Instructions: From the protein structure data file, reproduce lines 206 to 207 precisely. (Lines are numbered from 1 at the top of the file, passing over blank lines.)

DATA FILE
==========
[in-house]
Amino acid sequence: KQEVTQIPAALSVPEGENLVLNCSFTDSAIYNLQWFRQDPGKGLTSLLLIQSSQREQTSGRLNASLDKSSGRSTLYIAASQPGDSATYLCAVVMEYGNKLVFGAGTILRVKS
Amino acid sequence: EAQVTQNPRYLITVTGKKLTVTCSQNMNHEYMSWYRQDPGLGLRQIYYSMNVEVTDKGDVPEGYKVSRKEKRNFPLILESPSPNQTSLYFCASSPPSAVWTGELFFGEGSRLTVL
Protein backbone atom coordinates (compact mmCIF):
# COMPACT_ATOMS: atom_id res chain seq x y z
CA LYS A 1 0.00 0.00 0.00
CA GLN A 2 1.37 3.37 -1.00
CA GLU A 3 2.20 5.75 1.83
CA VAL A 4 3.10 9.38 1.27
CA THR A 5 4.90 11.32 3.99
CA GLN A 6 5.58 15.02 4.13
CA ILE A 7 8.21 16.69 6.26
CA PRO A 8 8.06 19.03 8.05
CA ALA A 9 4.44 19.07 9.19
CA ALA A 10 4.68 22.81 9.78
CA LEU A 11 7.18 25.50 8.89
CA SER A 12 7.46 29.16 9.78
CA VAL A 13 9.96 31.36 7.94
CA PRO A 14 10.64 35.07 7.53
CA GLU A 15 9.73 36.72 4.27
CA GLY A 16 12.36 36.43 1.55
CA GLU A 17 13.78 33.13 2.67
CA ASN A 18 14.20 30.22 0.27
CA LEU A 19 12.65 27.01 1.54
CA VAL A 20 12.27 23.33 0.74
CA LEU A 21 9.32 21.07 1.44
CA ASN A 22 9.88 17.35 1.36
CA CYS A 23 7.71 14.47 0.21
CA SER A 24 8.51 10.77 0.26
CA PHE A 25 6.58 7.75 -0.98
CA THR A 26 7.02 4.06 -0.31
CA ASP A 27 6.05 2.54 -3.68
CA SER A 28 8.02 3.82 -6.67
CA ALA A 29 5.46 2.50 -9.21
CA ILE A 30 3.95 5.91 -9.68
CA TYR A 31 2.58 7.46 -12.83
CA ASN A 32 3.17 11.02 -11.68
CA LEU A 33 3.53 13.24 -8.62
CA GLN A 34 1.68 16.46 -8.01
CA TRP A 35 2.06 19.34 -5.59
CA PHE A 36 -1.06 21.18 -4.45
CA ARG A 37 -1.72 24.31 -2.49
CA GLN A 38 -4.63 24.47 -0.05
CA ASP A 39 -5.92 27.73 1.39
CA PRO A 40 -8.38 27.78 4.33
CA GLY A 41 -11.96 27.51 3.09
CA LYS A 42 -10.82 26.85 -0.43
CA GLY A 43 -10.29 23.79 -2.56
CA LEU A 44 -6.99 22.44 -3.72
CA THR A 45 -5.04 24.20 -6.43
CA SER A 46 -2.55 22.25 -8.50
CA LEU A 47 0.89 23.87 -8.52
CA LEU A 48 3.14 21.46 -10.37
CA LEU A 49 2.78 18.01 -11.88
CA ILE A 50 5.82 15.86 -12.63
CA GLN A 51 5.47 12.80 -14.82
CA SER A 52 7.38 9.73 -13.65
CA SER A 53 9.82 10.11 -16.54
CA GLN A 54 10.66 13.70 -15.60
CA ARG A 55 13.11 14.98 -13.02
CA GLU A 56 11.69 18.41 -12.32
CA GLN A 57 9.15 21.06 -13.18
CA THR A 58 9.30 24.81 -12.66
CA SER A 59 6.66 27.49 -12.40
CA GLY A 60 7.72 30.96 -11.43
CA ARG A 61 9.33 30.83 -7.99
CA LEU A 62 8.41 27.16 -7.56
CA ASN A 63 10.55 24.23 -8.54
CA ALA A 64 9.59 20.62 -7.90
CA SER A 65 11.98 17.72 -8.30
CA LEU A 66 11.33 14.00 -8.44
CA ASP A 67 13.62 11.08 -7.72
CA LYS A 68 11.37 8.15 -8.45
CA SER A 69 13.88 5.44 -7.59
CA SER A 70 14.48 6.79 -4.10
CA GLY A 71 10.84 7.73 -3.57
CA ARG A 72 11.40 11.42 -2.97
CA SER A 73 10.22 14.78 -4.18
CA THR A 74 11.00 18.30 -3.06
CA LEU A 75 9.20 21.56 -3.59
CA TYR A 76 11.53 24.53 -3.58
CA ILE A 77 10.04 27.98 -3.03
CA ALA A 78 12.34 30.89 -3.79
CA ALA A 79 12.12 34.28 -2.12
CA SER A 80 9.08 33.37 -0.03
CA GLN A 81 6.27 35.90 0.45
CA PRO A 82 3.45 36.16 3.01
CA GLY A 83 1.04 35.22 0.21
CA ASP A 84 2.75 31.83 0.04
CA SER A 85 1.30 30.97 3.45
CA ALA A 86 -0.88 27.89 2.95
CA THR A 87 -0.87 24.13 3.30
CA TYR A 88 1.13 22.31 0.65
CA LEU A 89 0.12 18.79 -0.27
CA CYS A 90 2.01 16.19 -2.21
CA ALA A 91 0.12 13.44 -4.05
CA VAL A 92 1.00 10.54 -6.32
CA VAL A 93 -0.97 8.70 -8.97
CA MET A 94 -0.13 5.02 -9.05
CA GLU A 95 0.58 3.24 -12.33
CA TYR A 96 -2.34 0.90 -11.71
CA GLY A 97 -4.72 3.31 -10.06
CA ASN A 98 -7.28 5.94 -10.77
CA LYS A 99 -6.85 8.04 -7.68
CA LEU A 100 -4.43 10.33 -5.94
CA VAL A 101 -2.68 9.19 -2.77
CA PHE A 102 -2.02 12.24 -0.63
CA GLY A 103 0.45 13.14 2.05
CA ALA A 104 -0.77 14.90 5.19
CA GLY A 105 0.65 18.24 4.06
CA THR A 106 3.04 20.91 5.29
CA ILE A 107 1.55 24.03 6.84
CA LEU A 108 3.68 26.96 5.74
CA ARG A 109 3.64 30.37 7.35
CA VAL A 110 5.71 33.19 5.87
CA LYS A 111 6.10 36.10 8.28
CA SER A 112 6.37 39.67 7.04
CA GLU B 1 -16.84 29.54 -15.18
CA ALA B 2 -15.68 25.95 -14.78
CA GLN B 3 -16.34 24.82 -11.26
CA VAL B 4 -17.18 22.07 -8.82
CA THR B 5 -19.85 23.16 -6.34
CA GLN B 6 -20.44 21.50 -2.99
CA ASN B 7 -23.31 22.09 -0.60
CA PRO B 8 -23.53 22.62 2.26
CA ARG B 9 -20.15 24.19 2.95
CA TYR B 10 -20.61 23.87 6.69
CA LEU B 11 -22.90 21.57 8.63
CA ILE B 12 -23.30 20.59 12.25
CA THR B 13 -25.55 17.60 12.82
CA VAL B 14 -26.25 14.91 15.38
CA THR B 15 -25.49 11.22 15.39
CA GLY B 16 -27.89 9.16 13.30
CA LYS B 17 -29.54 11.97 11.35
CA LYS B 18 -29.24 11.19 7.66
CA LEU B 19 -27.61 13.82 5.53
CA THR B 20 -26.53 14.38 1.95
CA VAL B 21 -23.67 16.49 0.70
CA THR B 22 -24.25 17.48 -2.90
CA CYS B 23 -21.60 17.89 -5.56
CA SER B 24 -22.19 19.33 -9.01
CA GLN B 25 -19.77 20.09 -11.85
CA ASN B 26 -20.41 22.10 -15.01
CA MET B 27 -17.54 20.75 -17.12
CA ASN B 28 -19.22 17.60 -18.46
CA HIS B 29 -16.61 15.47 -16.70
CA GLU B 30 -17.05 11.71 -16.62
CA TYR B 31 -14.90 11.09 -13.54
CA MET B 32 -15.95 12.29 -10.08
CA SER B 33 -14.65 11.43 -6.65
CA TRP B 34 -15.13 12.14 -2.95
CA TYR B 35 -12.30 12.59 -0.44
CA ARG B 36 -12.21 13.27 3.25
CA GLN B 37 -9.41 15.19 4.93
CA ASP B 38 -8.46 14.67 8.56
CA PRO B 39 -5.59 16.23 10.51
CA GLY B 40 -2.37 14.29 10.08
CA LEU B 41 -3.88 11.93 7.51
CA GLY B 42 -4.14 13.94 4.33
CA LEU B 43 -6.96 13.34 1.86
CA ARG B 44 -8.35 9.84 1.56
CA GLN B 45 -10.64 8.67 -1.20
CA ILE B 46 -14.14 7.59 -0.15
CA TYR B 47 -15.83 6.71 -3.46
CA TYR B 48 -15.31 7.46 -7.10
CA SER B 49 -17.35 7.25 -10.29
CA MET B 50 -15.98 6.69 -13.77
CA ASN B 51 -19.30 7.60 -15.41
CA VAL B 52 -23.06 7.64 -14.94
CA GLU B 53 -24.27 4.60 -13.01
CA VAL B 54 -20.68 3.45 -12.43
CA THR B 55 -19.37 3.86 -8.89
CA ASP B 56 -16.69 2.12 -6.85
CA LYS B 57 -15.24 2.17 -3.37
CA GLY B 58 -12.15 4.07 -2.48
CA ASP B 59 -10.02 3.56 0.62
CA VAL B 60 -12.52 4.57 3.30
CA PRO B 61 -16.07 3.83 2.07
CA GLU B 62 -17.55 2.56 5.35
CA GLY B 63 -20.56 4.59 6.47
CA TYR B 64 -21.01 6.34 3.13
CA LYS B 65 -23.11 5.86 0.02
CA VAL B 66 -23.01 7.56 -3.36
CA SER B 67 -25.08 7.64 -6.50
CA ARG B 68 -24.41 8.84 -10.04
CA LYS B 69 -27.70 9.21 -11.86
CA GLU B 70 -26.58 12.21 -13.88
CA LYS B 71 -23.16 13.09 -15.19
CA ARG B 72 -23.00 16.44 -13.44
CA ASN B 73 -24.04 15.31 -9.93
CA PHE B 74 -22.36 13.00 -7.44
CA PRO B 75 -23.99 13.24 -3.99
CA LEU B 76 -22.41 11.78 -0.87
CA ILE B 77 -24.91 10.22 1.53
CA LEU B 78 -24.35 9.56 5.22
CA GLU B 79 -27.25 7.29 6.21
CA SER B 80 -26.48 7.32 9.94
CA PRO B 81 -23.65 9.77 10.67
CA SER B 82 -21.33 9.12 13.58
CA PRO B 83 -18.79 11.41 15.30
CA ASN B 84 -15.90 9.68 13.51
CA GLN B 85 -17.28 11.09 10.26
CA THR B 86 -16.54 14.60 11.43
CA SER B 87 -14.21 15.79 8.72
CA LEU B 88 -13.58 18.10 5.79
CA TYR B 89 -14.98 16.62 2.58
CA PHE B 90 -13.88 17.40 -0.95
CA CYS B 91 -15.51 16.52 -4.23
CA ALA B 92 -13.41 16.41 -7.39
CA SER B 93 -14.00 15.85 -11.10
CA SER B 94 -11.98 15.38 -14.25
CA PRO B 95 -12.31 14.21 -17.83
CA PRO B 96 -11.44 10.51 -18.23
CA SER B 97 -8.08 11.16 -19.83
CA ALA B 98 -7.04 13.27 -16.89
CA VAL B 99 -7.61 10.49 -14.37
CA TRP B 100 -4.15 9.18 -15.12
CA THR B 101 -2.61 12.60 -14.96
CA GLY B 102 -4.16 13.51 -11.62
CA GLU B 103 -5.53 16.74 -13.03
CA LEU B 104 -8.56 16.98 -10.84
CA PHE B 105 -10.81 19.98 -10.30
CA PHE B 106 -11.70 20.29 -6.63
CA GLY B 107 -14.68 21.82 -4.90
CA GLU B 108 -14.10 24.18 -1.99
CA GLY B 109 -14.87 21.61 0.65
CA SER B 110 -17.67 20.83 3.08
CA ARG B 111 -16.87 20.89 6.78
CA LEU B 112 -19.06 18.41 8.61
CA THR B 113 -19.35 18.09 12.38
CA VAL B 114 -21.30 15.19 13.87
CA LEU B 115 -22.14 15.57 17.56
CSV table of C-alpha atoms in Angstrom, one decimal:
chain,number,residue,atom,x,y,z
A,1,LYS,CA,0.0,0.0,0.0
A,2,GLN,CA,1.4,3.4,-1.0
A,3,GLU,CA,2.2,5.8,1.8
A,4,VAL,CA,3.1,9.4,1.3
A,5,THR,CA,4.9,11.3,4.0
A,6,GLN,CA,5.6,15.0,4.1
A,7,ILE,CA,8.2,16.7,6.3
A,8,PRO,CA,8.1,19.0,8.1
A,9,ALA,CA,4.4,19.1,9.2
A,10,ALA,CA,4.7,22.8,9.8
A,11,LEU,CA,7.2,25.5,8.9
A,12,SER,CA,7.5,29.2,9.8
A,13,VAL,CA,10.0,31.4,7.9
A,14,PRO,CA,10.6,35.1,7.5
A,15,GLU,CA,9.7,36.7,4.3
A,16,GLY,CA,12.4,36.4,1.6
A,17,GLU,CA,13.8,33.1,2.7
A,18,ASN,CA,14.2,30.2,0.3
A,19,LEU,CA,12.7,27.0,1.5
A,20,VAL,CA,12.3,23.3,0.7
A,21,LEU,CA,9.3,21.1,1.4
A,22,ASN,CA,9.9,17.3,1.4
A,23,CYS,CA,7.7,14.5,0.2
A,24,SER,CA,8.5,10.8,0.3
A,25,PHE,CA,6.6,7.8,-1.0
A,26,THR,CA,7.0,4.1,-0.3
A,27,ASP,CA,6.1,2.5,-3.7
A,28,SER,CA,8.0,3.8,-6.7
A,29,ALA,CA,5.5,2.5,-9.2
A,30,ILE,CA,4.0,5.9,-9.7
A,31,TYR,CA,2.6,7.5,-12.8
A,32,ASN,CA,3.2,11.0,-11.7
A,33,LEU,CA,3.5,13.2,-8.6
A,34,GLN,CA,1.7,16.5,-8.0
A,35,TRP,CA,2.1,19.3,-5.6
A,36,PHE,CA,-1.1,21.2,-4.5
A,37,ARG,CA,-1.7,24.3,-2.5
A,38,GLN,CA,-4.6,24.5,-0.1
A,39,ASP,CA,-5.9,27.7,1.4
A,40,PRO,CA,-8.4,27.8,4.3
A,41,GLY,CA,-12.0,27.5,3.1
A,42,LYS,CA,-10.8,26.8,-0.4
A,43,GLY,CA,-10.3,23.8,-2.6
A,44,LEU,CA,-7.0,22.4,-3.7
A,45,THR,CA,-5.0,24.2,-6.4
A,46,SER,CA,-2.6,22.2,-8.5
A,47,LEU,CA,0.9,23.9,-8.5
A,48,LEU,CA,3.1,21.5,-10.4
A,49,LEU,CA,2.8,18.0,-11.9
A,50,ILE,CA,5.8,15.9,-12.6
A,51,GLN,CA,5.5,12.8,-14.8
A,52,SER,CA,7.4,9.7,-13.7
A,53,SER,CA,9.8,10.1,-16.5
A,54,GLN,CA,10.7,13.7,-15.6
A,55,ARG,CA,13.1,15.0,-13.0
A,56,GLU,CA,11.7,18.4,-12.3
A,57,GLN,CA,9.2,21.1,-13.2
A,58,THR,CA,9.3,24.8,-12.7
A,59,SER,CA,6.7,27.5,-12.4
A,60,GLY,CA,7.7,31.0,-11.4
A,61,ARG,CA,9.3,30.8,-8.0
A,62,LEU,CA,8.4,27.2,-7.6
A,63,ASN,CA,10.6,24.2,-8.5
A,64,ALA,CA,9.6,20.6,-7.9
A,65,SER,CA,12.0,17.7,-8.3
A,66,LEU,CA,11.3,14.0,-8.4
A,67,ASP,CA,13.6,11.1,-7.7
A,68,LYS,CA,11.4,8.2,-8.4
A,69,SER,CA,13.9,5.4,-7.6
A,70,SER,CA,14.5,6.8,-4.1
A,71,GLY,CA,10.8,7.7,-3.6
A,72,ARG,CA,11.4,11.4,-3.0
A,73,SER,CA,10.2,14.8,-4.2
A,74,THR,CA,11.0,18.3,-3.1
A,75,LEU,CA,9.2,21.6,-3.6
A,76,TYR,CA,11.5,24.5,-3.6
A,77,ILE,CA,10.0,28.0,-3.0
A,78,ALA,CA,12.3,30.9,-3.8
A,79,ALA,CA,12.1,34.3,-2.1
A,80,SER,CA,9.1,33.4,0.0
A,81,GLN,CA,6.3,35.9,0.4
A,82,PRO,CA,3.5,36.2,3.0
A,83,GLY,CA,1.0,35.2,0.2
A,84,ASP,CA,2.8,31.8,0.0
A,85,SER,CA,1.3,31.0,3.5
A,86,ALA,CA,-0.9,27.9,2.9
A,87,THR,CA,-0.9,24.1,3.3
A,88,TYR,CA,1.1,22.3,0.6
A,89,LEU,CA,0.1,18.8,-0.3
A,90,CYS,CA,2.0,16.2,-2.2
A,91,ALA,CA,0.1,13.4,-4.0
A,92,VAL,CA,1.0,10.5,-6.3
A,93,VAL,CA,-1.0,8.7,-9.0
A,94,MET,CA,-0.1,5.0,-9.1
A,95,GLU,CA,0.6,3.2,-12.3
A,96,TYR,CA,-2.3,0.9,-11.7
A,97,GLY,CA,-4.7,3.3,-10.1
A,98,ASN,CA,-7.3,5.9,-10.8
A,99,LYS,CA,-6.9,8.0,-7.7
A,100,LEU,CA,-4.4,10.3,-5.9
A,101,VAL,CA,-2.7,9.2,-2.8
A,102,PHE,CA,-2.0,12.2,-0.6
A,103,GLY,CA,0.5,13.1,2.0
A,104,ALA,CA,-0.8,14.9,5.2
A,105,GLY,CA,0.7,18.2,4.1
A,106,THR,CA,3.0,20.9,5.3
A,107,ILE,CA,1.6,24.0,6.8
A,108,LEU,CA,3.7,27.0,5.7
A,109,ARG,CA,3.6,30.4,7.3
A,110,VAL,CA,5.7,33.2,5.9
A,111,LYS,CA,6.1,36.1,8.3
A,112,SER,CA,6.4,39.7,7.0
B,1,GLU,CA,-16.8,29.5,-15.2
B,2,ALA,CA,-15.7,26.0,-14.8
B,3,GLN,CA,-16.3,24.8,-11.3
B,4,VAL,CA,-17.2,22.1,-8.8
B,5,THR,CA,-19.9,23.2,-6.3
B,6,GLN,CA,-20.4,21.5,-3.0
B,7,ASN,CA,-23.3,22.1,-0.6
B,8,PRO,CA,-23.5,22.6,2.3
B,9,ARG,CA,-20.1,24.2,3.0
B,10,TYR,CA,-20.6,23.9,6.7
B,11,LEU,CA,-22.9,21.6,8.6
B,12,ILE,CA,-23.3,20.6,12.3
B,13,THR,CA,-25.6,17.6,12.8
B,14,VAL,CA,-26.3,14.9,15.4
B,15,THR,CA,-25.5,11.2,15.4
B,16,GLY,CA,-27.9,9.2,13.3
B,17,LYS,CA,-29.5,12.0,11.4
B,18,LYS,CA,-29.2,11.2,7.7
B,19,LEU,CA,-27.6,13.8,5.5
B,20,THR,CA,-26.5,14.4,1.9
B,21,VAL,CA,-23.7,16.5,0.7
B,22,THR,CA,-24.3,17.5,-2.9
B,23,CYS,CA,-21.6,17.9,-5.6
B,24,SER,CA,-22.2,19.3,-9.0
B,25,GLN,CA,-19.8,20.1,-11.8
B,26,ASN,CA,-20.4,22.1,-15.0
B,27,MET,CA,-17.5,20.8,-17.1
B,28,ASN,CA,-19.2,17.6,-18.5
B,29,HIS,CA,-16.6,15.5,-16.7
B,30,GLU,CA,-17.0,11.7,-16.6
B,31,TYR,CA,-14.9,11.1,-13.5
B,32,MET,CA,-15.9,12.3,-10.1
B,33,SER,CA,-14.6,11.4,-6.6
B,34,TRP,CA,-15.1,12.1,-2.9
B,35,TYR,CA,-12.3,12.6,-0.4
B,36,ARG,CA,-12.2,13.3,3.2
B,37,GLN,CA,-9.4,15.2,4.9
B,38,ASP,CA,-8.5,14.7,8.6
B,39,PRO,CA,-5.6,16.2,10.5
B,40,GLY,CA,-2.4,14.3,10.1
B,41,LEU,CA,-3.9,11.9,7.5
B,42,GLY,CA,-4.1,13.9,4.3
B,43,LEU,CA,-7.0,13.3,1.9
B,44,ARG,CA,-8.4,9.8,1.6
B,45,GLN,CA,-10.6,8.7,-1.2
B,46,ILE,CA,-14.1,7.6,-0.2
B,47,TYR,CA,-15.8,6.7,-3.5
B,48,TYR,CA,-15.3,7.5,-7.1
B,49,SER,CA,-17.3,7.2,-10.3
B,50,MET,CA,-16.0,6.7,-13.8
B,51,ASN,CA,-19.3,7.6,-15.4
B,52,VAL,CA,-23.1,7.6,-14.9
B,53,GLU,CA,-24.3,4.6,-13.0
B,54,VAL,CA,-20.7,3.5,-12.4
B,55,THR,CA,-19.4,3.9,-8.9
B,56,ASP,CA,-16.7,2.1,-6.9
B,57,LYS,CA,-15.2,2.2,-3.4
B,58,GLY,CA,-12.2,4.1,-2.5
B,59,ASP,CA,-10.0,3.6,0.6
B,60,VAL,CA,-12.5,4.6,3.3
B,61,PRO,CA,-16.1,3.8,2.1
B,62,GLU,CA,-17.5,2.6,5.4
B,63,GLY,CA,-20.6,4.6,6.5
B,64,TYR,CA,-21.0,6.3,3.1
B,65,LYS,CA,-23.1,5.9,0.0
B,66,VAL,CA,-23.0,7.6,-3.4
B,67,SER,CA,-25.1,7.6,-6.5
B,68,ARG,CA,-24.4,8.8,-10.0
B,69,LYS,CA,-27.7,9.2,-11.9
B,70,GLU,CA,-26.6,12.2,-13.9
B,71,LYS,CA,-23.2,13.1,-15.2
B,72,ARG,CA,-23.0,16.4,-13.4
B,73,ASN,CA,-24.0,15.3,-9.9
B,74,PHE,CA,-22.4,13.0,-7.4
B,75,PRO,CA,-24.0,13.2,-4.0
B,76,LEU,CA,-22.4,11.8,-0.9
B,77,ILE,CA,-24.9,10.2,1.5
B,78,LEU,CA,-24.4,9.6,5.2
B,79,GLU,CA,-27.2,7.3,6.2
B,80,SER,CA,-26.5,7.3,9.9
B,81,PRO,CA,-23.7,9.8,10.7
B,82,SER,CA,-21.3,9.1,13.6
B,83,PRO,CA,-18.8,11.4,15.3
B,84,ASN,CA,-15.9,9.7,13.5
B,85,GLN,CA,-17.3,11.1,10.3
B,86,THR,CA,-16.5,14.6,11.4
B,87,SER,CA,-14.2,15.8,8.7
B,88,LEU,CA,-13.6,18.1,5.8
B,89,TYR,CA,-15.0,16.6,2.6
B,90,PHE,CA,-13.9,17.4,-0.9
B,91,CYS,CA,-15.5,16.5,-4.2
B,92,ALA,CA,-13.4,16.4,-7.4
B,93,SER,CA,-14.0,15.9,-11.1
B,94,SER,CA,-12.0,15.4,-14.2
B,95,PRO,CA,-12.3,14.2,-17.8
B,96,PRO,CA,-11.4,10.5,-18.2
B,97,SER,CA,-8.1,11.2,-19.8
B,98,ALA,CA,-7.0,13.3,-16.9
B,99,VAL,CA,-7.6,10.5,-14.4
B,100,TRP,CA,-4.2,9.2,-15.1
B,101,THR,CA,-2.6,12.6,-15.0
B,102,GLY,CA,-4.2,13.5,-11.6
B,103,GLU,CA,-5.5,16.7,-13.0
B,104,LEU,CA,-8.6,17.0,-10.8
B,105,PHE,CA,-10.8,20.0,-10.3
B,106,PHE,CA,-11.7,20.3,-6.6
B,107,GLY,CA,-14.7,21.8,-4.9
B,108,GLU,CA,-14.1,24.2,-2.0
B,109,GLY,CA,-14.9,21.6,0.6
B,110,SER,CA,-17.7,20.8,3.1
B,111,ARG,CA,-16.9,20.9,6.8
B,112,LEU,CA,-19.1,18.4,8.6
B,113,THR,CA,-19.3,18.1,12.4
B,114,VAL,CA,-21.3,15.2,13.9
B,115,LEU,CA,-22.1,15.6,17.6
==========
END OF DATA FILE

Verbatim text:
CA TYR B 89 -14.98 16.62 2.58
CA PHE B 90 -13.88 17.40 -0.95